The original removal process requires hundreds or thousands of photos with the same watermark. Google's software can then detect the repeated image structure and then remove it completely without degrading image quality. Shutterstock's software response adds minor inconsistencies to the watermark pattern itself, using machine learning to keep it random, thus confusing Google's software. The changes are to the structure, or geometry, of the watermarks, not the opacity or location.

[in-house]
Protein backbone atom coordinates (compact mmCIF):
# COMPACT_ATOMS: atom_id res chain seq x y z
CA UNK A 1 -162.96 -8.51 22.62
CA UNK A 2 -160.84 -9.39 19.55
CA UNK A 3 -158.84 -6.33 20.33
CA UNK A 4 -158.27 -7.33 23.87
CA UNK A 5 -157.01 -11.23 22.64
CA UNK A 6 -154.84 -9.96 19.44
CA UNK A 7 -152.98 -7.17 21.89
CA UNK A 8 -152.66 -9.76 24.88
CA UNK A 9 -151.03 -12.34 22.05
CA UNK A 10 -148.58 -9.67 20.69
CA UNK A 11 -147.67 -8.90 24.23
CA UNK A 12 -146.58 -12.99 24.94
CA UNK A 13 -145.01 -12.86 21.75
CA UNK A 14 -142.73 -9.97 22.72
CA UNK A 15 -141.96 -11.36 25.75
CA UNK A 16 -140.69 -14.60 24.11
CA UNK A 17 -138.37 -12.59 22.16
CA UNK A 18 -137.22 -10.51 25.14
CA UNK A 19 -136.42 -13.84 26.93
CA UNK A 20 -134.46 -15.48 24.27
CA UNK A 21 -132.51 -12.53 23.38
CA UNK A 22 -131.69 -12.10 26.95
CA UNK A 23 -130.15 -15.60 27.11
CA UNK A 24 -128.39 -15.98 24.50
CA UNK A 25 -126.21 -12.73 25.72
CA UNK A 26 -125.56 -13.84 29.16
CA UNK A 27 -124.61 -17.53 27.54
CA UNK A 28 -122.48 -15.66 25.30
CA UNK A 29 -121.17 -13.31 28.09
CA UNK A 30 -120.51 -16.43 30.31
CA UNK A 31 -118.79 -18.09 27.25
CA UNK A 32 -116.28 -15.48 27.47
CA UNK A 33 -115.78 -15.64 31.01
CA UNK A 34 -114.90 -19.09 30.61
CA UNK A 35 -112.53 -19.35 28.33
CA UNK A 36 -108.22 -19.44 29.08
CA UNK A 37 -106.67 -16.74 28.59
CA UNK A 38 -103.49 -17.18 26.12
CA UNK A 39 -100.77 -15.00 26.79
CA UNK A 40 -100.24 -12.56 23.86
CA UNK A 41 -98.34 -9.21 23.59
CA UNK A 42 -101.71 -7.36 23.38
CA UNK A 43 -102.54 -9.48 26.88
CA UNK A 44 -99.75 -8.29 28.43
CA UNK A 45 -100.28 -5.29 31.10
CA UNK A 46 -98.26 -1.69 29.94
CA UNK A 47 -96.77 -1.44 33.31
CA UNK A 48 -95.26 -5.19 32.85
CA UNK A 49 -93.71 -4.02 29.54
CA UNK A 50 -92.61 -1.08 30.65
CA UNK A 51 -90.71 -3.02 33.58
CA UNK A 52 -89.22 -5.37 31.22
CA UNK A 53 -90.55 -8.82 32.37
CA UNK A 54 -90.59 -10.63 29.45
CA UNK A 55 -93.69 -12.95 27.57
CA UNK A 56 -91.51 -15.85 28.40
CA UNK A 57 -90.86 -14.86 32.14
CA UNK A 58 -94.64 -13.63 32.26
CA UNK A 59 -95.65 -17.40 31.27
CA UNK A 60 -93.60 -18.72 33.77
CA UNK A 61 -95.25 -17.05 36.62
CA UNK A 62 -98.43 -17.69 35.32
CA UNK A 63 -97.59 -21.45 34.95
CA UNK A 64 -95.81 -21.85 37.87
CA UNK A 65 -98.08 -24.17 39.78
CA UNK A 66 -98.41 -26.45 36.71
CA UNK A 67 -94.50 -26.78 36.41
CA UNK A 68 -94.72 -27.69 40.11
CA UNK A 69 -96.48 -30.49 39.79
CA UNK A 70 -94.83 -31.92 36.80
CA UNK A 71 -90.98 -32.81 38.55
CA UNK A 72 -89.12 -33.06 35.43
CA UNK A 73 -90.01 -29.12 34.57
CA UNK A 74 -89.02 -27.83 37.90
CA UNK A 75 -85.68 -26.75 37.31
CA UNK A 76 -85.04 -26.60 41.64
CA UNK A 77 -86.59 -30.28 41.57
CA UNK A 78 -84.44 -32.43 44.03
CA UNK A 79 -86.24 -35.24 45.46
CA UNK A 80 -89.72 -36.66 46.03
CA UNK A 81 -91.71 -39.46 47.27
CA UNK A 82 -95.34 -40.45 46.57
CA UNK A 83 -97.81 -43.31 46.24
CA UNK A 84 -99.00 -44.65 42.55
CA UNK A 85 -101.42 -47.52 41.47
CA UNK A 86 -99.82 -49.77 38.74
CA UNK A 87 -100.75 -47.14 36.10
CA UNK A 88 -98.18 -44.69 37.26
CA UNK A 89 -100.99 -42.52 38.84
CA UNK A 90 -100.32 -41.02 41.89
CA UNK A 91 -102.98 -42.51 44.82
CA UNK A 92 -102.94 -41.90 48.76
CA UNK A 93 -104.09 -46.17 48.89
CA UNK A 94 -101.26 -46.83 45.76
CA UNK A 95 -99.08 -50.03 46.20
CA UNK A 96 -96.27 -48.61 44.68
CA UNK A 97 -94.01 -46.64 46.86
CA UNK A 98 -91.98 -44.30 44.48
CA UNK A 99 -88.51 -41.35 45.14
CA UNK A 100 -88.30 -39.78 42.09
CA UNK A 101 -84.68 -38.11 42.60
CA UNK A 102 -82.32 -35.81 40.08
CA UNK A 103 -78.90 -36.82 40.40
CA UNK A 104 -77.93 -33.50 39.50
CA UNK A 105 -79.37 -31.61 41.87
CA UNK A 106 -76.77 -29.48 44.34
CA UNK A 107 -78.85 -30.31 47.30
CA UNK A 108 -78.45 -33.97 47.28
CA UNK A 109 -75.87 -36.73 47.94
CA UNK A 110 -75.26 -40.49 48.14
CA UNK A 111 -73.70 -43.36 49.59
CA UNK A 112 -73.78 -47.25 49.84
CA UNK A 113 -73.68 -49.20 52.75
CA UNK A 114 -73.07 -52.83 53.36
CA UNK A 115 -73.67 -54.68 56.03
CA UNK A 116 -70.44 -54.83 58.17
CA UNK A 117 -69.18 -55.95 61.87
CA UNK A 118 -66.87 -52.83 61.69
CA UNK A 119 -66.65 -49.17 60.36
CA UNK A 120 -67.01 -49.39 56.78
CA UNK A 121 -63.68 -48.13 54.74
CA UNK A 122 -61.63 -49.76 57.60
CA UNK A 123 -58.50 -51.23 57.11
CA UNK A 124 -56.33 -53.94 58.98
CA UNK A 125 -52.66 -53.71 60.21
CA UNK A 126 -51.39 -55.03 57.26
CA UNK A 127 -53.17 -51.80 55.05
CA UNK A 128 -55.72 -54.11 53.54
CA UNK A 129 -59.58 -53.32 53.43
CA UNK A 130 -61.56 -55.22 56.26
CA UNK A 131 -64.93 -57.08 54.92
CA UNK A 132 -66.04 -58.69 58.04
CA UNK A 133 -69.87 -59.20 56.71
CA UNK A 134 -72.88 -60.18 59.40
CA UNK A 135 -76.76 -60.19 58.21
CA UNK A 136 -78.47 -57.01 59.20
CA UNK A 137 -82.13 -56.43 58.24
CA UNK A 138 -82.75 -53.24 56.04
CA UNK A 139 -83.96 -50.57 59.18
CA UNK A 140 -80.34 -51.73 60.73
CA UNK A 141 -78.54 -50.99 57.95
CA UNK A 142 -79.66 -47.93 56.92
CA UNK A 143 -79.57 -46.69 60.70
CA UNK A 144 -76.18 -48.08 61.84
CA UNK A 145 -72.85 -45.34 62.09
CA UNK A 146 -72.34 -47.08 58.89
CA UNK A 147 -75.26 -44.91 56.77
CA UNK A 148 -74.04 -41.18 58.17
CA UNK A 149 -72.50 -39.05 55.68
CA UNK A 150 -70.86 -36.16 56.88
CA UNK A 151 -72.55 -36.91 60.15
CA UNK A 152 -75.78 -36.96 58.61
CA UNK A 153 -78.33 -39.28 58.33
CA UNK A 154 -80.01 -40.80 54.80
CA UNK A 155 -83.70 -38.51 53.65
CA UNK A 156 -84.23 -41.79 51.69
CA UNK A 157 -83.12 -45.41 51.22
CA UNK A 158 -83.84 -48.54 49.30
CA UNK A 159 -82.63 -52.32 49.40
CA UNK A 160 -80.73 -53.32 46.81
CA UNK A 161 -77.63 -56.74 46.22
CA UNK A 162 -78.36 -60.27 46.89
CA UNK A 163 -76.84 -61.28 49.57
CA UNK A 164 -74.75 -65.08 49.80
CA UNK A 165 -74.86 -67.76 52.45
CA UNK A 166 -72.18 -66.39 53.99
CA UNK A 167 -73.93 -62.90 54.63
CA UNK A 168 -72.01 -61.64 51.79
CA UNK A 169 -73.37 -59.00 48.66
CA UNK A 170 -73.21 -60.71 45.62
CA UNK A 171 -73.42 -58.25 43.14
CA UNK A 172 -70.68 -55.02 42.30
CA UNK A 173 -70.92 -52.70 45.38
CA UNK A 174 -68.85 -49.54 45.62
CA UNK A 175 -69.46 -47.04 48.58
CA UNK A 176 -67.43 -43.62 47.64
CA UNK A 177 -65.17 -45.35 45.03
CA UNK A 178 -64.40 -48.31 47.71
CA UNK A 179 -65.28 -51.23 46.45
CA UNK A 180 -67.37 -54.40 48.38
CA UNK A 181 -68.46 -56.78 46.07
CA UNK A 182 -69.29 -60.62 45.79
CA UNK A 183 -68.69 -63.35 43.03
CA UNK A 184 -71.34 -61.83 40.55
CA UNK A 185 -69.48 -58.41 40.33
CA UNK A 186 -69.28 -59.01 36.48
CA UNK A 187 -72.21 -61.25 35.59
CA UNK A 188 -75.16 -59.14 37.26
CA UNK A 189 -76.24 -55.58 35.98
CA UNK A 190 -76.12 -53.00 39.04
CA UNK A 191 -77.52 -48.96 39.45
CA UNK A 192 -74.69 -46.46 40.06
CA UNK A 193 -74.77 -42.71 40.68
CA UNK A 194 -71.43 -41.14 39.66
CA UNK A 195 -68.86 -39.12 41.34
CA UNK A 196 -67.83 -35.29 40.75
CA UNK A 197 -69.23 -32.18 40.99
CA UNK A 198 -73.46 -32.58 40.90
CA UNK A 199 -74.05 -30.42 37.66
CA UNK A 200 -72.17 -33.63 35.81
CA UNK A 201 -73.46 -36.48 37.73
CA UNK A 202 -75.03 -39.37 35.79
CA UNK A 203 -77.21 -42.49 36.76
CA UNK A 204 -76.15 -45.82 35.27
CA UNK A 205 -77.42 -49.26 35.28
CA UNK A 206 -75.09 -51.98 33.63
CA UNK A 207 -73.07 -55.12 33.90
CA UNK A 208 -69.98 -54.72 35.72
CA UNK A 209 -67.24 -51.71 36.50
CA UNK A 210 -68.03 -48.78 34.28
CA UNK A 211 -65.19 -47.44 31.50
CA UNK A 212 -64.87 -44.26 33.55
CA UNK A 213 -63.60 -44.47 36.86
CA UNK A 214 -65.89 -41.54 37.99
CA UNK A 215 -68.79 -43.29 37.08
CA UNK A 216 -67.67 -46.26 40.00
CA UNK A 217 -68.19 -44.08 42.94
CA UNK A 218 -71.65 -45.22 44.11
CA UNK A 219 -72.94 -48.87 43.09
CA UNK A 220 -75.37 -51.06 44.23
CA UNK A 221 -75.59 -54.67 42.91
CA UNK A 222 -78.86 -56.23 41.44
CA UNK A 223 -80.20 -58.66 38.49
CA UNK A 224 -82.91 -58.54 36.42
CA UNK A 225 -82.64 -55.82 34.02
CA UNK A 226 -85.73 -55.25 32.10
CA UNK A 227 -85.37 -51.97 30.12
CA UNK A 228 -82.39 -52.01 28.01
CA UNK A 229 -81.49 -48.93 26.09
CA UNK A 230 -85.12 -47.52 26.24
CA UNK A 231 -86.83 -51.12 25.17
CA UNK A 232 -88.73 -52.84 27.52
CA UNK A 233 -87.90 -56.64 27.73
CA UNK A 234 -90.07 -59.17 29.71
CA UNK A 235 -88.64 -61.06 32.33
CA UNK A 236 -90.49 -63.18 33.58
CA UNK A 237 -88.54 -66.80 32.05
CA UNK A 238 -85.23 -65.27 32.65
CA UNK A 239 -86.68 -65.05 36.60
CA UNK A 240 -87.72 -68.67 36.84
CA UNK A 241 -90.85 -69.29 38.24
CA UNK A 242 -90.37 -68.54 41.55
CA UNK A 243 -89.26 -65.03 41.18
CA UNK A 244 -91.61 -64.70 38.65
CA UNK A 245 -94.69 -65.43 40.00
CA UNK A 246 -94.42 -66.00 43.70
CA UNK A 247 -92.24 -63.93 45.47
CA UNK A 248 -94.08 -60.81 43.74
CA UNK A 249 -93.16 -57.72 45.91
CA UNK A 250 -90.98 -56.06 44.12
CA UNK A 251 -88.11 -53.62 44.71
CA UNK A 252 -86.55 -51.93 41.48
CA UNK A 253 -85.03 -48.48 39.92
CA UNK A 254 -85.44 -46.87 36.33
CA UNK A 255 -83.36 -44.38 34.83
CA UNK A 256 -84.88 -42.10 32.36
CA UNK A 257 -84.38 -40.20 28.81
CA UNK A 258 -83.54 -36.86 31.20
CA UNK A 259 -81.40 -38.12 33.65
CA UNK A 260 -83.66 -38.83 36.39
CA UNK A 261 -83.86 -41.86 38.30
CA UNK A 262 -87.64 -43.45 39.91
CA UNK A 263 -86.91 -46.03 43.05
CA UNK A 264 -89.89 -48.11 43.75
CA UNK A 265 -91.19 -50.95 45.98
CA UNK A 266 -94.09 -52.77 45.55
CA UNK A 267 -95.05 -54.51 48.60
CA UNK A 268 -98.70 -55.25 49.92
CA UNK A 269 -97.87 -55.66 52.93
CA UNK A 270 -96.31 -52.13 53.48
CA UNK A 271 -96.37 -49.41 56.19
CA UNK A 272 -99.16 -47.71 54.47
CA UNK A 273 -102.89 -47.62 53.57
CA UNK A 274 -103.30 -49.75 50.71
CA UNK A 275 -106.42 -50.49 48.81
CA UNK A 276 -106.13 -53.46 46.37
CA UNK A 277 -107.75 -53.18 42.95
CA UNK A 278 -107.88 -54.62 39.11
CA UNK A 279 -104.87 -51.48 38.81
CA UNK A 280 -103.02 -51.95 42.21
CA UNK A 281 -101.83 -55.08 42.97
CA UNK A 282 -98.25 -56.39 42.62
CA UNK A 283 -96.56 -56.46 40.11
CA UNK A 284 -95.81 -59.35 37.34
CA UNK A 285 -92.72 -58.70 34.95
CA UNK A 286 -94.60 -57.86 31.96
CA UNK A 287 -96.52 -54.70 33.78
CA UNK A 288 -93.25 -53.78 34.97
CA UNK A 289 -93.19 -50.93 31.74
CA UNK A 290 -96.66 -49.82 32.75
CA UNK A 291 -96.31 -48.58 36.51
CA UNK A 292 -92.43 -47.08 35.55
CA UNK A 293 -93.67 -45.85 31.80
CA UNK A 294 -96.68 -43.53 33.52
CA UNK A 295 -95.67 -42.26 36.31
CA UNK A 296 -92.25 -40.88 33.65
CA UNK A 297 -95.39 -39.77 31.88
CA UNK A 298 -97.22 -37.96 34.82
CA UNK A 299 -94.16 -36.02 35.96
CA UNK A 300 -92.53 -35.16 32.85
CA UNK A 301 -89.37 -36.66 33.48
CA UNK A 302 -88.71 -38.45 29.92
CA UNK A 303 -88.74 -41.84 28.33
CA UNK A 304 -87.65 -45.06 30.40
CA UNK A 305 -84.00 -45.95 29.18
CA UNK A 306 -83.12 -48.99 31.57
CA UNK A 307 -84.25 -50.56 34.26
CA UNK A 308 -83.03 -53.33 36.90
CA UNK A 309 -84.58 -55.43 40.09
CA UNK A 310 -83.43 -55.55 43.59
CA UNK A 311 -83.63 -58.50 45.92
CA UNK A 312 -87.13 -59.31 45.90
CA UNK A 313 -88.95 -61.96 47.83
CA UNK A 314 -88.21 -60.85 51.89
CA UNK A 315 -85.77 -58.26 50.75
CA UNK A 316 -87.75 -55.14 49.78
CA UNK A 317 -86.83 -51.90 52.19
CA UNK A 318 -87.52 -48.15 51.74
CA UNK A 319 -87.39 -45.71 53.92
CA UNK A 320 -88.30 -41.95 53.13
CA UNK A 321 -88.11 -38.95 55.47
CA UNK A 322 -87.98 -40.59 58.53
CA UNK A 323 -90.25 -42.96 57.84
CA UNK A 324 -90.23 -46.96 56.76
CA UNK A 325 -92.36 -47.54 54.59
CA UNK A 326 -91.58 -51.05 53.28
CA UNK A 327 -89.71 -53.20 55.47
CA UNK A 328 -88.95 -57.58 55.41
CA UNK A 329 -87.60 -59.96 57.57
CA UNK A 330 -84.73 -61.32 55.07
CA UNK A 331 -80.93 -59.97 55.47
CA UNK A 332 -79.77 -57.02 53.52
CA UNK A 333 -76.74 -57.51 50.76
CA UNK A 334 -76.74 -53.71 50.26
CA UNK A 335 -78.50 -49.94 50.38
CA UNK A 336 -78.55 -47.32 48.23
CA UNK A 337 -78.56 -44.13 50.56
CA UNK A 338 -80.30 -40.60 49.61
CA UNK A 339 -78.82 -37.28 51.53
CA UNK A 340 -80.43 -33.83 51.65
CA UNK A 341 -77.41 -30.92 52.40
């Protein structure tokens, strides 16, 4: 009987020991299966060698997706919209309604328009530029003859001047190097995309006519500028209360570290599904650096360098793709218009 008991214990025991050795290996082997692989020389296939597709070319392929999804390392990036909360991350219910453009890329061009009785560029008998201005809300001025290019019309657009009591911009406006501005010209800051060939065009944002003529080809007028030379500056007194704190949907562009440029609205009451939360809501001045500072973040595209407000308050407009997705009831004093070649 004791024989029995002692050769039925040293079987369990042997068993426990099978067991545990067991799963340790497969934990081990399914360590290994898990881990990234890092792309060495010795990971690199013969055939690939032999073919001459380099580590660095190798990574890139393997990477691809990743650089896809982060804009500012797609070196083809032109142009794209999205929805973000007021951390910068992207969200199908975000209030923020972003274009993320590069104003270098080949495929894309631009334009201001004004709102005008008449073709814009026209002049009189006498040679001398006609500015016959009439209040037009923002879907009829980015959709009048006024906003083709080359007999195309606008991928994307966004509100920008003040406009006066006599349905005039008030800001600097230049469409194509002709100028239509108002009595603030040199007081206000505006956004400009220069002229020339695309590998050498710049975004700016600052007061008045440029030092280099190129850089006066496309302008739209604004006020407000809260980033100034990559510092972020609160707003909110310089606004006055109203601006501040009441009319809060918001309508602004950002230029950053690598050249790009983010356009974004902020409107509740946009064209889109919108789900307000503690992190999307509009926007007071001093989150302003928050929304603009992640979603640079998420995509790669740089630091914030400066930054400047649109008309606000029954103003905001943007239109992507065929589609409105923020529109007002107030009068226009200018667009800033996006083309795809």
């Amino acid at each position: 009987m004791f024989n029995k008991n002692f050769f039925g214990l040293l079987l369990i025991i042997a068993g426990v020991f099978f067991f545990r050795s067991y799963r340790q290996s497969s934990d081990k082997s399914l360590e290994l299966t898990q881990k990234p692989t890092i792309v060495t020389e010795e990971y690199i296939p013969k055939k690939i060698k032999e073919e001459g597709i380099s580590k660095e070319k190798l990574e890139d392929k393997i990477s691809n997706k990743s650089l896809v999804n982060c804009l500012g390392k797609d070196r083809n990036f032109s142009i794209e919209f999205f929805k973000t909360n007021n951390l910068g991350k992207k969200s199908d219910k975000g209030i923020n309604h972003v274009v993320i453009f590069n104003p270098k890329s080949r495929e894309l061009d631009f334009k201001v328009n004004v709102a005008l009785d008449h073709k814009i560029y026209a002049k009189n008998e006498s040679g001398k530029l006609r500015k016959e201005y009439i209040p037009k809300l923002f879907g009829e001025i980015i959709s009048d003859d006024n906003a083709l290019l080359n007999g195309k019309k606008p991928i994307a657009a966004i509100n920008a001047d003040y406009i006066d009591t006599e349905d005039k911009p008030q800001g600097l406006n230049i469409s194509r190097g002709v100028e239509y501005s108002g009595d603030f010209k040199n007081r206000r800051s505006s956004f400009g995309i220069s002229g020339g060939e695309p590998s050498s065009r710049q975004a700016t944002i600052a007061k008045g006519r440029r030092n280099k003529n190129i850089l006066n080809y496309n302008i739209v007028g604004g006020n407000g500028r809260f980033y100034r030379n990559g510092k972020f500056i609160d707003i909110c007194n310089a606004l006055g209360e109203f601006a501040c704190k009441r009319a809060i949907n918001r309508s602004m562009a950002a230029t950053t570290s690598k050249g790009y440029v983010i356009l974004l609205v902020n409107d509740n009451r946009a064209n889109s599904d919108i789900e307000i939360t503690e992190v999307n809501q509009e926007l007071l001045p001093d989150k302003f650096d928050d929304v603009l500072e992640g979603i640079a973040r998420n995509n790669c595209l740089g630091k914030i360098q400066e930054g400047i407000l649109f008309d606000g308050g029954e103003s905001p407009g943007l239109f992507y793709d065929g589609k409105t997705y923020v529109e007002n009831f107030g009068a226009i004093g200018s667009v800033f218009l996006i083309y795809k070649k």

"The result was a watermark randomizer that our engineering team developed so that no two watermarks are the same," Shutterstock's CTO Martin Brodbek told The Next Web. "The shapes vary per image and include contributor names. By creating a completely different watermark for each image, it makes it hard to truly identify the shape." The technique is already in use, too. You can see an example of one of the new watermarks on one of Shutterstock's image pages.